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   Thomas Nuttall was the first to collect this plant for science; he found it on his 1834-1837 trip to the Pacific, "on high shelving rocks in the Rocky Mountains, towards the sources of the Platte". (Nuttall's words as quoted in Intermountain Flora.)  Nuttall named the plant Spiraea caespitosa in 1840; Per Axel Rydberg realized that the plant is not a Spiraea and he renamed it Petrophyton caespitosum in 1900.

   "Petro" "phyton" is Latin for "rock" "plant" and "caespitosum" means "growing in clumps".

Petrophyton caespitosum (Rockmat)
Rosaceae (Rose Family)

Canyons. Summer, fall.
Location not disclosed to protect the plants, April 1, 2004 and September 10, 2005.

In the photograph at left, last year's dried flowers are golden brown; this year's flower stalks have not yet begun to emerge.  When they do they will grow to about four inches long topped by a star burst of white.  

Rockmat roots penetrate moist cracks in shallow overhangs and deeper alcoves; the plant clings precariously.  Petrophyton caespitosum often forms balls of vegetation around its own or other plants' roots.  This is a very lovely and exotic plant that is always a thrill to find.

Petrophyton caespitosum
Petrophyton caespitosum (Rockmat)
Rosaceae (Rose Family)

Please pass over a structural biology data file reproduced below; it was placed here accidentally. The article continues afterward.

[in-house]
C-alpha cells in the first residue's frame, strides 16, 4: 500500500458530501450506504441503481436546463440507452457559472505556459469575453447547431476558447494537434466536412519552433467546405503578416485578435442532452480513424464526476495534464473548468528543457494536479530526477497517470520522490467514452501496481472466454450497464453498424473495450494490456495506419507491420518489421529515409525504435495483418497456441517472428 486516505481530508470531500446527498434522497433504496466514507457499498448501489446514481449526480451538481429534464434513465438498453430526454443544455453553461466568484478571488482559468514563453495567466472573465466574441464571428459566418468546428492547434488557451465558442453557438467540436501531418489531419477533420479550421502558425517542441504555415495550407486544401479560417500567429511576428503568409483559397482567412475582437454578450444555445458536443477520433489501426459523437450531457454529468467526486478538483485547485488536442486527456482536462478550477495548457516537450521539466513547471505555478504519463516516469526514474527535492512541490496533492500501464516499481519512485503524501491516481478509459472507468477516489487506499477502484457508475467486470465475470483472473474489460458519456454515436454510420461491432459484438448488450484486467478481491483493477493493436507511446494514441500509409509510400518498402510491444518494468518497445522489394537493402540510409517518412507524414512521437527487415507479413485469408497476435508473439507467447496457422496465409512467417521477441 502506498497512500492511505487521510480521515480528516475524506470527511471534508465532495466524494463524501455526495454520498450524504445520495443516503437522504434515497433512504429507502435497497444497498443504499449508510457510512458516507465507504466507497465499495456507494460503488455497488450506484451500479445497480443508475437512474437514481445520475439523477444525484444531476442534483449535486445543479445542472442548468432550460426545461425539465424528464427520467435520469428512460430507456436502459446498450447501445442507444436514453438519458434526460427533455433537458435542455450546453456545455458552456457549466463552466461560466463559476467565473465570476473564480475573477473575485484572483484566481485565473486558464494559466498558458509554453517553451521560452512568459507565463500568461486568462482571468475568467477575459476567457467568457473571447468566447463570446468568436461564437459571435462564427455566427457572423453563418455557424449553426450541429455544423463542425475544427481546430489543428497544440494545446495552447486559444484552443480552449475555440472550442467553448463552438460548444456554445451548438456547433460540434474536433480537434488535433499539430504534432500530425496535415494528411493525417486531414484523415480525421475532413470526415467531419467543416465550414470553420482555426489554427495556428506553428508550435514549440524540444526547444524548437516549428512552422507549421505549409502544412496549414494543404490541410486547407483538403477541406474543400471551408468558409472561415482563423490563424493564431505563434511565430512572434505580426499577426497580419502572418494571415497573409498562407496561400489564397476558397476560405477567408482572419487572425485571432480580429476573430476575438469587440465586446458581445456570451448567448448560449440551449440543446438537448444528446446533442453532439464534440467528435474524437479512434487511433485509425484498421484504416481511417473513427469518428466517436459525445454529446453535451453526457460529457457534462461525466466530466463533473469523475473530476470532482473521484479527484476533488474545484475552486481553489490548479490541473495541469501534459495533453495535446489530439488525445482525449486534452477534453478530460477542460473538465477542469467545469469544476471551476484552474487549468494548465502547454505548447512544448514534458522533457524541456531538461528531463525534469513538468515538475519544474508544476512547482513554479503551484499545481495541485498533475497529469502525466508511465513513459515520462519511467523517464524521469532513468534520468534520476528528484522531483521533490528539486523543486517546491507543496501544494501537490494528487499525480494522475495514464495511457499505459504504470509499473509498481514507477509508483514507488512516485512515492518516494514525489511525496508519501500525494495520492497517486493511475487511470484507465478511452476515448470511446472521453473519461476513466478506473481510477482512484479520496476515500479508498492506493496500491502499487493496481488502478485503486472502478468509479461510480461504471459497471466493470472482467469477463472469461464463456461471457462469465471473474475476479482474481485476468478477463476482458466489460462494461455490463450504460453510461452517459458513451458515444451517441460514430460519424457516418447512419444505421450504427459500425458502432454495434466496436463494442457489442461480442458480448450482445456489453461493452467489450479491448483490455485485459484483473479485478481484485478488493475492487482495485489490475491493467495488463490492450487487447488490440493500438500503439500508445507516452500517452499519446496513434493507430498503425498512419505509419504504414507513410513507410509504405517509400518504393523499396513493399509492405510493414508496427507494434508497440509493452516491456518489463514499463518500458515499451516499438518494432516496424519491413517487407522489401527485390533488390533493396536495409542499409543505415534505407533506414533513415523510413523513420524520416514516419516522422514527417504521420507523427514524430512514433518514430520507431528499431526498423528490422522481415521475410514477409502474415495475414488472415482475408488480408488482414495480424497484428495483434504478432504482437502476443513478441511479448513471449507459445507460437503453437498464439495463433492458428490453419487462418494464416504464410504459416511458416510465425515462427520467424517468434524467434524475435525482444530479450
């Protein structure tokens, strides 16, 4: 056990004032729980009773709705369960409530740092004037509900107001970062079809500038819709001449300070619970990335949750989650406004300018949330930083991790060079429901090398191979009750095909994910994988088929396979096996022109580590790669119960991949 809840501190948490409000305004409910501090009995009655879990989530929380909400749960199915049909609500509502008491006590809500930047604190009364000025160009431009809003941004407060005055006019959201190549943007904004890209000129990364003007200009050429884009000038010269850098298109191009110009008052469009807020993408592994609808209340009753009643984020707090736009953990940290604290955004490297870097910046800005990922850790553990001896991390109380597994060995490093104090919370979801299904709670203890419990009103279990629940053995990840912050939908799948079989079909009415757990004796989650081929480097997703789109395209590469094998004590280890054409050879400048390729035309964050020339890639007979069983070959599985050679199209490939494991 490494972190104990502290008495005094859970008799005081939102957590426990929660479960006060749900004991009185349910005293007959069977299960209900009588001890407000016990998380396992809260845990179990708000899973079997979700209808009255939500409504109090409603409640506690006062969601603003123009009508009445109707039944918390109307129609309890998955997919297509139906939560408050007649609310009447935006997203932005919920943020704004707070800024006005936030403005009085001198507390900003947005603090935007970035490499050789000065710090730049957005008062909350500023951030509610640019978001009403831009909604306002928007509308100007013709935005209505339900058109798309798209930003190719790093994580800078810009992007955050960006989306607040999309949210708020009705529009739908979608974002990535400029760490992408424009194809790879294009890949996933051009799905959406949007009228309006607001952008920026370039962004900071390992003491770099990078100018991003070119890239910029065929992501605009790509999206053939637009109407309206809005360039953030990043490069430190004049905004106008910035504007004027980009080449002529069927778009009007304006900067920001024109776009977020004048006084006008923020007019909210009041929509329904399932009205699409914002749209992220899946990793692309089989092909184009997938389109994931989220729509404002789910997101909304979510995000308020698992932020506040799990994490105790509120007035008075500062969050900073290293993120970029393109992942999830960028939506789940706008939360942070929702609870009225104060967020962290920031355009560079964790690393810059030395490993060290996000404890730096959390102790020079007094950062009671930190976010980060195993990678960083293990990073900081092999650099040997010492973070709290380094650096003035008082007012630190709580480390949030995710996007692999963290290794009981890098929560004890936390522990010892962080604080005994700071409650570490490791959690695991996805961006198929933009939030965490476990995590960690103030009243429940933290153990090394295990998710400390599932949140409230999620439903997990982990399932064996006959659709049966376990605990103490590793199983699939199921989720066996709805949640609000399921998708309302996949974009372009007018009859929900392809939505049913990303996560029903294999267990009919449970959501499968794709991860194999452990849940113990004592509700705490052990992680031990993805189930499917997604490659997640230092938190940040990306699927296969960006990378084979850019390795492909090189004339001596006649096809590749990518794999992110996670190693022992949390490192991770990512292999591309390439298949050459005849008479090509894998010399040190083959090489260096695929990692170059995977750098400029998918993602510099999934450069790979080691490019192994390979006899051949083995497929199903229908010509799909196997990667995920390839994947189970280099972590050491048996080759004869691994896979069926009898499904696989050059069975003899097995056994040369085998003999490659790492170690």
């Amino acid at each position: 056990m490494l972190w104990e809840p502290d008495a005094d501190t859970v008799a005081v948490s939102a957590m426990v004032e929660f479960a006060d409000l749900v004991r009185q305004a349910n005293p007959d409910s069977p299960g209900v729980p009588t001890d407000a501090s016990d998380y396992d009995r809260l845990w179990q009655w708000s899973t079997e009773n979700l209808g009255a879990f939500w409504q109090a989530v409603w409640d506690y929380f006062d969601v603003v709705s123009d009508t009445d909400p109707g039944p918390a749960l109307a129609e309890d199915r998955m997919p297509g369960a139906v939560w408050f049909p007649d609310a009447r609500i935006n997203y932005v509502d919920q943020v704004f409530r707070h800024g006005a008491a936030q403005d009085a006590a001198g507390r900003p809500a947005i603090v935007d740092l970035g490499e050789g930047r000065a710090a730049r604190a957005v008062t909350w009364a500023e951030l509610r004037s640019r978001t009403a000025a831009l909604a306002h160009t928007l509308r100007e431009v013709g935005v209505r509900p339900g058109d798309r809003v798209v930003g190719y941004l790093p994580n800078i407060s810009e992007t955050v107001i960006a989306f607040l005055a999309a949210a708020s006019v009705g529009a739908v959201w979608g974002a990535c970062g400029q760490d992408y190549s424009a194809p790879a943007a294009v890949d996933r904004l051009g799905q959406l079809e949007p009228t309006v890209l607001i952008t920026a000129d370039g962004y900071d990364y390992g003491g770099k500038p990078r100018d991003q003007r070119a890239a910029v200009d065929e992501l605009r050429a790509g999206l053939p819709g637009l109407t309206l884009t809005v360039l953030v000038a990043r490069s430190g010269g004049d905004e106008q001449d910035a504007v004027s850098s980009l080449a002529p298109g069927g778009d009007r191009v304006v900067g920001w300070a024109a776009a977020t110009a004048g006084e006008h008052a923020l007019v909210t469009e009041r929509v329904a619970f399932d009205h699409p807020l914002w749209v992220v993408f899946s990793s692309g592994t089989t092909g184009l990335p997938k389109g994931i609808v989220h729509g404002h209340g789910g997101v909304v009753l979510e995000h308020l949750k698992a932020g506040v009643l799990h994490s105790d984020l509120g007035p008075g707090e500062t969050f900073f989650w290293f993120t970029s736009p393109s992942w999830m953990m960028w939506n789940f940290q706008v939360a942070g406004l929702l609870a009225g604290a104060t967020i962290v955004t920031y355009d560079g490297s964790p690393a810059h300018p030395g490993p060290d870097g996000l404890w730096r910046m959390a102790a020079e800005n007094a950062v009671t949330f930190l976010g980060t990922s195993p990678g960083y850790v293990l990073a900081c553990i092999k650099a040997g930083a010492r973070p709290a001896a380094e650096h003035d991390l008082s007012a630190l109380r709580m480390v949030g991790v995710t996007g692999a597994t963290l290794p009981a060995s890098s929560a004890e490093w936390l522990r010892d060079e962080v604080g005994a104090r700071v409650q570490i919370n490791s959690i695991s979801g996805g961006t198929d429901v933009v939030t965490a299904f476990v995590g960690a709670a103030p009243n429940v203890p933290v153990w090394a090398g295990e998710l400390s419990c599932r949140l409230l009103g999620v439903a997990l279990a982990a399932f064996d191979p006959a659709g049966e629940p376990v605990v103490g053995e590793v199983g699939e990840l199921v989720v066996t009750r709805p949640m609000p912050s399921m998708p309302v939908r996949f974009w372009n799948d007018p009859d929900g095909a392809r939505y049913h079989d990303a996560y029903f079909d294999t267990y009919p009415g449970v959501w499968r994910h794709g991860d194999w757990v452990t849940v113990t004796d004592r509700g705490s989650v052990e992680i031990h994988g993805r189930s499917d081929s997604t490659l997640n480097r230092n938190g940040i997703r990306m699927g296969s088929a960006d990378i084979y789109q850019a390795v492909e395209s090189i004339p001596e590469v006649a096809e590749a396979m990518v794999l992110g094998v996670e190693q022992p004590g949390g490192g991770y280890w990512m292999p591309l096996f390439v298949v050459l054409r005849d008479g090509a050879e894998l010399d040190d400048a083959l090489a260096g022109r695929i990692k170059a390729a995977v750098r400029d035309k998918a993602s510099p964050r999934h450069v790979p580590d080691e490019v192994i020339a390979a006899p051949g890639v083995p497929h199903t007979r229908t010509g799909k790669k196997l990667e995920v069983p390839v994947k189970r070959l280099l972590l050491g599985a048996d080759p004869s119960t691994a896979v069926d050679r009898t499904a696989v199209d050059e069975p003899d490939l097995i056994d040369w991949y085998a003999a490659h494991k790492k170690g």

Canyons. Summer, fall.
Location not disclosed to protect the plants, April 14, 2004.

The top of this two foot long plant is attached to the rock wall; the rest of the plant swings gently in a breeze. 

Petrophyton caespitosum (Rockmat)
Rosaceae (Rose Family)

Canyons. Summer, fall.
Location not disclosed to protect the plants, September 10, 2005.

Petrophyton caespitosum (Rockmat)
Rosaceae (Rose Family)

Canyons. Summer, fall.
Location not disclosed to protect the plants, April 1, 2004.

Where there's a seep of water, life clings.  Each of those dark spots running from left to right through the center of the photograph is a Petrophyton caespitosum about a foot in diameter.

Range map © John Kartesz,
Floristic Synthesis of North America

State Color Key

Species present in state and native
Species present in state and exotic
Species not present in state

County Color Key

Species present and not rare
Species present and rare
Species extirpated (historic)
Species extinct
Species noxious
Species exotic and present
Native species, but adventive in state
Eradicated
Questionable presence

Range map for Petrophyton caespitosum